He applied the Page 69 Test to his new novel Heading Out to Wonderful, and reported the following:
Of course, it had to be a sex scene. Page 69 of Heading Out to Wonderful turns out to be a lengthy description of the wedding night of Boaty Glass, an overweight 48-year-old man who has just married Sylvan Glass, a virginal 17-year-old whom he has recently purchased for $3000 and a tractor. The book is set in the Shenendoah valley of Virginia in 1948, and page 69 begins “…startled by the vastness her, her expanse of skin, her breasts, her deep pink nipples, the shimmer of her skin, pale and powdery everywhere except her arms and her face.”Learn more about the book and author at Robert Goolrick's website.
It ends: “ He took her hand as they lay in the dark, waiting for sleep, his sweaty palm engulfing her dry one until she pulled it away and rubbed it on the bedspread.”
So, we know right away that theirs is not the most successful coupling in the history of literature. Awkward, inept and short, their lovemaking, it would seem.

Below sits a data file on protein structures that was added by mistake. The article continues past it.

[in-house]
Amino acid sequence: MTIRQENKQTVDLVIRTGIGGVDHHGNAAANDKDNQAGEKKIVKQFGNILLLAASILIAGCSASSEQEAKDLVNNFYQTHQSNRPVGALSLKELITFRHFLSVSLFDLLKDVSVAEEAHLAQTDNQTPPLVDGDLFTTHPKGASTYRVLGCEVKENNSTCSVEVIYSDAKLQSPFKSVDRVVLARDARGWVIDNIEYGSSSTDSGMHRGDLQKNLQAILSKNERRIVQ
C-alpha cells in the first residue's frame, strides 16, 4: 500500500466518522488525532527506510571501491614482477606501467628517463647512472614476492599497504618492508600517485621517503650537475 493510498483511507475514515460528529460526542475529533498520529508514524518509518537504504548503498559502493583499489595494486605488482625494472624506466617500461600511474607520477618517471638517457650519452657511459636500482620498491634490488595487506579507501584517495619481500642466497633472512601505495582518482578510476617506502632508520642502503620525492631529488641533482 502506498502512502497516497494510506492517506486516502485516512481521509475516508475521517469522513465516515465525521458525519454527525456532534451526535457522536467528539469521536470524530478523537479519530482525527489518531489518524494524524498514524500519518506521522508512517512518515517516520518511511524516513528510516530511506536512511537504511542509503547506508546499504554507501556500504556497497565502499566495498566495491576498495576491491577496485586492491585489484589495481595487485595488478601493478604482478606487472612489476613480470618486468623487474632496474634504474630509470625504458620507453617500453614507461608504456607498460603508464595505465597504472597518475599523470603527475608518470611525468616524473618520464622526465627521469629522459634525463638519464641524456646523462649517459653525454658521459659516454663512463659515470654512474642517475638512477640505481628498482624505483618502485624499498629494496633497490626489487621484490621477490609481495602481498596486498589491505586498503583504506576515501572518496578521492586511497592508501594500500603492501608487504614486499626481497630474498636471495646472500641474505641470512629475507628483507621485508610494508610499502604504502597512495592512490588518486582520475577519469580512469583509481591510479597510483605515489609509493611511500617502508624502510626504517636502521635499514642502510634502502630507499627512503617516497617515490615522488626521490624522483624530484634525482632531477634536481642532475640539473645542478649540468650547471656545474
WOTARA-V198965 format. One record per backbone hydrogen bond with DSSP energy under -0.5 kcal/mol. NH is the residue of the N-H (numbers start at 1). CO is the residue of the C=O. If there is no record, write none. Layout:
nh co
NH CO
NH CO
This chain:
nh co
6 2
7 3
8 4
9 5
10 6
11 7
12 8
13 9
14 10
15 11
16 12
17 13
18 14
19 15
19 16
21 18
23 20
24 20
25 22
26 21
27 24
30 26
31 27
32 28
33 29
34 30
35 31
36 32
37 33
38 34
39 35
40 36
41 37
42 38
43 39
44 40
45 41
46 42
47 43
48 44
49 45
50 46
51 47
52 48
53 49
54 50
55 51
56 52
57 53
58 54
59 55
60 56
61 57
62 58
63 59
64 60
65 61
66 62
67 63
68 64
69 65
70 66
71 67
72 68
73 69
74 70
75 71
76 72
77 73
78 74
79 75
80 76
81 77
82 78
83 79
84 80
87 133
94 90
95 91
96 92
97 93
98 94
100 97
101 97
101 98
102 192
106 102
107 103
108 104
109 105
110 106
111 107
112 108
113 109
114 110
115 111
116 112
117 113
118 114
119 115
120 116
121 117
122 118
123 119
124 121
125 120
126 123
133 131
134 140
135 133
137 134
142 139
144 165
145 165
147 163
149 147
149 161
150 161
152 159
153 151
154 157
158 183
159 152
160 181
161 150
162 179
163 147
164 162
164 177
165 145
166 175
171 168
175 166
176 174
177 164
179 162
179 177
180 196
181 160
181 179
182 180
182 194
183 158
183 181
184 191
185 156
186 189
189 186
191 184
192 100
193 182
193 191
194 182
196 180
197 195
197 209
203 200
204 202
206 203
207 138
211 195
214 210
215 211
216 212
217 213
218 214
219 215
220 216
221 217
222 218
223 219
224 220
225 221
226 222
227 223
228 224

I love sex scenes. I am often criticized for having too many of them, but I think, in the telling of a story, that sex is important and should be discussed. To me, we have two basic and eternal forms of communication – talking and sex – and sex is its own kind of speech. It speaks of passion, of affection, of disdain, or a whole gamut of human emotions which cannot be expressed any other way. My characters say with their bodies the things they cannot express in words, just as we do in life, everything from hopeless love to mere hopelessness. There is, of course, joy, but there is also often a degree of fear, of trust and mistrust unspoken but enacted.
And I believe, as a writer, I have a responsibility to write about sex with the same degree of passion and clarity and skill that I would, I hope, bring to the physical act itself. Is it pornographic? Some people would say so. Is it necessary? I would answer emphatically yes.